October 9, 2009

Friday, October 9, 2009

Friday, October 9, 2009

This picture features one of Mattie's larger creations, "Dr. Crazyhair." Those of you coming to Mattie's reception tomorrow, will get to see this doctor up close and personal. Dr. Crazyhair has things in his pockets too (for example a larger oyster shell, representing a big toe nail). But this sculpture became a vital part of our world toward the end of Mattie's life, because Dr. Crazyhair would guard Mattie's hospital door in the PICU preventing visitors from coming in. It was effective in a humorous way!

Poem of the day (Thanks Kristi!): I Lost My Child Today

I lost my child today
People came to weep and cry
As I just sat and stared, dry eyed
They struggled to find words to say
To try and make the pain go away
I walked the floor in disbelief
I lost my child today.
I lost my child last month
Most of the people went away
Some still call and some still stay
I wait to wake up from this dream
This can't be real, I want to scream
Yet everything is locked inside
God, help me, I want to die
I lost my child last month.
I lost my child last year
Now people who had come, have gone
I sit and struggle all day long
To bear the pain so deep inside
And now my friends just question Why?
Why does this family not move on?
Just sits and sings the same old song
Good heavens, it has been so long
I lost my child last year.
Time has not moved on for me
The numbness it has disappeared
My eyes have now cried many tears
I see the look upon your face
"They must move on and leave this place"
Yet I am trapped right here in time
The songs the same, as is the rhyme I lost my child.........Today.

With a heavy heart, as if my heart couldn't get heavier, I am saddened to report that Sammie and Emma, two beautiful girls with Osteosarcoma on the West coast, lost their battle today. I have followed Sammie and Emma's progress for months now, and when one child with this disease is stricken down, the whole Osteo community feels the after shocks. I have attached links to their caringbridge sites, so that you can learn more about these remarkable children who were taken from this earth way too soon.

Peter did a lot of running around and logistical things today for the reception tomorrow. He met with Olivia and Tamra, who I can't thank enough for all their help, creativity, and passion they are putting into Mattie's event. We could never do this without Team Mattie's support. I had the opportunity to go out to lunch with my parents, and we talked about so many things. Of course, mostly Mattie! We are all trying to prepare ourselves for tomorrow, a day that took a month to plan, and yet will be over in a matter of hours. In a way, I don't want to miss one single word that people tell me about Mattie. I cling to these words and sentiments. Because in all reality, this is all I have left.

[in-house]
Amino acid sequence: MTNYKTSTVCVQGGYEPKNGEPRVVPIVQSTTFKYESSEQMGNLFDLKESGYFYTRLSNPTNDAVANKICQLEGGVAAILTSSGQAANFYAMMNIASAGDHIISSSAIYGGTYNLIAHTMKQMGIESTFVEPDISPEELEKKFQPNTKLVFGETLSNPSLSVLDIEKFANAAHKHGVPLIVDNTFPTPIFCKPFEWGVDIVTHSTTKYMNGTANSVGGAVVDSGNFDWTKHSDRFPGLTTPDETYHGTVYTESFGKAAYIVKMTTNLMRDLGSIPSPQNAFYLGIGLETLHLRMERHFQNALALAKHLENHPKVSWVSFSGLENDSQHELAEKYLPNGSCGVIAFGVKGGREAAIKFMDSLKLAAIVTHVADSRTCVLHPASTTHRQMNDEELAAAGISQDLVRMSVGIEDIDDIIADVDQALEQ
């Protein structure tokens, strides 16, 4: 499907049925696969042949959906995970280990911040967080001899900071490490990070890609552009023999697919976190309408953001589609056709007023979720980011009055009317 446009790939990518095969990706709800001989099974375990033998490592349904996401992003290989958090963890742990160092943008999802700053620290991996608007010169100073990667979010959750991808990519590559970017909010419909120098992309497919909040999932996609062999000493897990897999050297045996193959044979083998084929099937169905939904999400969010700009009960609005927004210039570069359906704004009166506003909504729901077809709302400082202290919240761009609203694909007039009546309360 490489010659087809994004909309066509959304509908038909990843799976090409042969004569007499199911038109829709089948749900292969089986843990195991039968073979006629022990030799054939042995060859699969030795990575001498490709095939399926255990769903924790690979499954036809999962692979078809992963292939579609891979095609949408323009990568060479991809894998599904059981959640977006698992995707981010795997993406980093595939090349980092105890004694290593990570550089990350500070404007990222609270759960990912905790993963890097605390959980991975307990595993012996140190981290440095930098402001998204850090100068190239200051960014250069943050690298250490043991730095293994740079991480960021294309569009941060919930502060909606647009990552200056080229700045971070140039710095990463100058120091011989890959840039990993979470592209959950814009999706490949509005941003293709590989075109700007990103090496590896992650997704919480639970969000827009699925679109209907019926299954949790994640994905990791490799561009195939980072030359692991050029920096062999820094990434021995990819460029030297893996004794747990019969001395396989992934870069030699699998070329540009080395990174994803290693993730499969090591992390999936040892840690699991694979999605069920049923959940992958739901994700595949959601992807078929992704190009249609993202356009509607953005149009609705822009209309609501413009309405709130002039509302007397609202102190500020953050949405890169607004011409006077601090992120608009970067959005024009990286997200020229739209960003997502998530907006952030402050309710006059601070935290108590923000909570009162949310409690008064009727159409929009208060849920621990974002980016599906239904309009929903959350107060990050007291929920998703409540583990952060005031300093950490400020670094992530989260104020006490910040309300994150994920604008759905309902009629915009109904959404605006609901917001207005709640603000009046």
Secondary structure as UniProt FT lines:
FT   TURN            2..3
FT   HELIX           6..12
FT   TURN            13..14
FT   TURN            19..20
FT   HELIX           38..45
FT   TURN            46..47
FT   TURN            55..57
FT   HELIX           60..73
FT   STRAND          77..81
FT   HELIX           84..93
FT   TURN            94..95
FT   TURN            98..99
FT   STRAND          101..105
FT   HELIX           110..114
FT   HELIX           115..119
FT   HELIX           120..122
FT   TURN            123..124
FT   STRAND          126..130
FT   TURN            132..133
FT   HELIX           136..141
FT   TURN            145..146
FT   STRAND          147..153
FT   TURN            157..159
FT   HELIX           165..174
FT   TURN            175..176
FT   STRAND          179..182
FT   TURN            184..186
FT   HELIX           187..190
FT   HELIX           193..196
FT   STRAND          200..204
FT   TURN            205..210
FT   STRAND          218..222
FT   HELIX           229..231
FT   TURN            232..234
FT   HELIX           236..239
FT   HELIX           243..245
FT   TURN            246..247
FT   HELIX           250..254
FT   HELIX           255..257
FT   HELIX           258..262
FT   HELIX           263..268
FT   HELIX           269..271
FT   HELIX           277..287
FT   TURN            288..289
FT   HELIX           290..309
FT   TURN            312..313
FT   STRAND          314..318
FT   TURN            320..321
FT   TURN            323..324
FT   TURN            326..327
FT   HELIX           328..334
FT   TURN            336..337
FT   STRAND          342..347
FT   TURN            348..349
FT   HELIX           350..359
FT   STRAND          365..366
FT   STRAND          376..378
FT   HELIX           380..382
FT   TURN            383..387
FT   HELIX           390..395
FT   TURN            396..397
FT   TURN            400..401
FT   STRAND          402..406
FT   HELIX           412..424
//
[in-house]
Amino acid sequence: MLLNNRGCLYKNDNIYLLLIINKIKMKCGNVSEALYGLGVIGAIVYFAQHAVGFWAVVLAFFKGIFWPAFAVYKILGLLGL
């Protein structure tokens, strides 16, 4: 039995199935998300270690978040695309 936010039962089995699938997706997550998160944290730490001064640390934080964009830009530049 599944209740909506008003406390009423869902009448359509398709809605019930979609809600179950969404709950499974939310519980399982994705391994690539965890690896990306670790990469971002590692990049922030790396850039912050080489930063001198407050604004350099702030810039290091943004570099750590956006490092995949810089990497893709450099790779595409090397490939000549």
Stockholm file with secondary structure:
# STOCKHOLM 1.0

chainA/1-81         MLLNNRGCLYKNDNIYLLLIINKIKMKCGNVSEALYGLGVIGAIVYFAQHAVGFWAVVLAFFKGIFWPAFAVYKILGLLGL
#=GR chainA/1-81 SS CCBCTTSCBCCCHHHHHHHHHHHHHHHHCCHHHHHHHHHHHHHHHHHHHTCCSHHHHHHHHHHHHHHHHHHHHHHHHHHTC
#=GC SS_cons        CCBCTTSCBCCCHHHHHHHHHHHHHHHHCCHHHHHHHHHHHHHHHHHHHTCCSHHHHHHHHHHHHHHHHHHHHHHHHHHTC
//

Later today I went to visit Mary, Ann's mom. I sat with her while she had dinner and I heard about her day and all the wonderful visitors who came by to see her. After Mary had dinner, we went to sit outside on the porch. It is a lovely weather day in Washington, DC, and I am so happy Mary wanted to sit outside and get some fresh air. I can truly appreciate just sitting and talking now, something that I may have taken for granted prior to Mattie's illness. But connecting with others on a deeper level inspires me and breathes life into me. Mary told me one of the hardest things about losing a loved one, is thinking about how you are going to spend your days without that person. There is so much truth to that. When you have a child, there is a schedule you follow. Now I find there is nothing connecting or grounding me to anything. It is unsettling, but when Mary mentioned this, I immediately understood and related.

This evening while Peter and I were preparing for tomorrow, chatting about what we will be saying, and reviewing the timeline of events, we heard a crashing sound come from the kitchen. Peter walked in the kitchen and was stunned. He found one of Mattie's rubber balls on the floor. This ball has a flickering light inside of it, so when it hit the floor it was glowing. We have NO idea where the ball came from, why the ball crashed on the floor, or why it was flashing at us. All I could say is that "Mooshi was here" and was trying to tell us something. How eerie to get this sign, while preparing for Mattie's funeral. I am sorry, but I do not think this is coincidence! Mattie is sending us messages through the world around us. Or at least this is what I want to believe.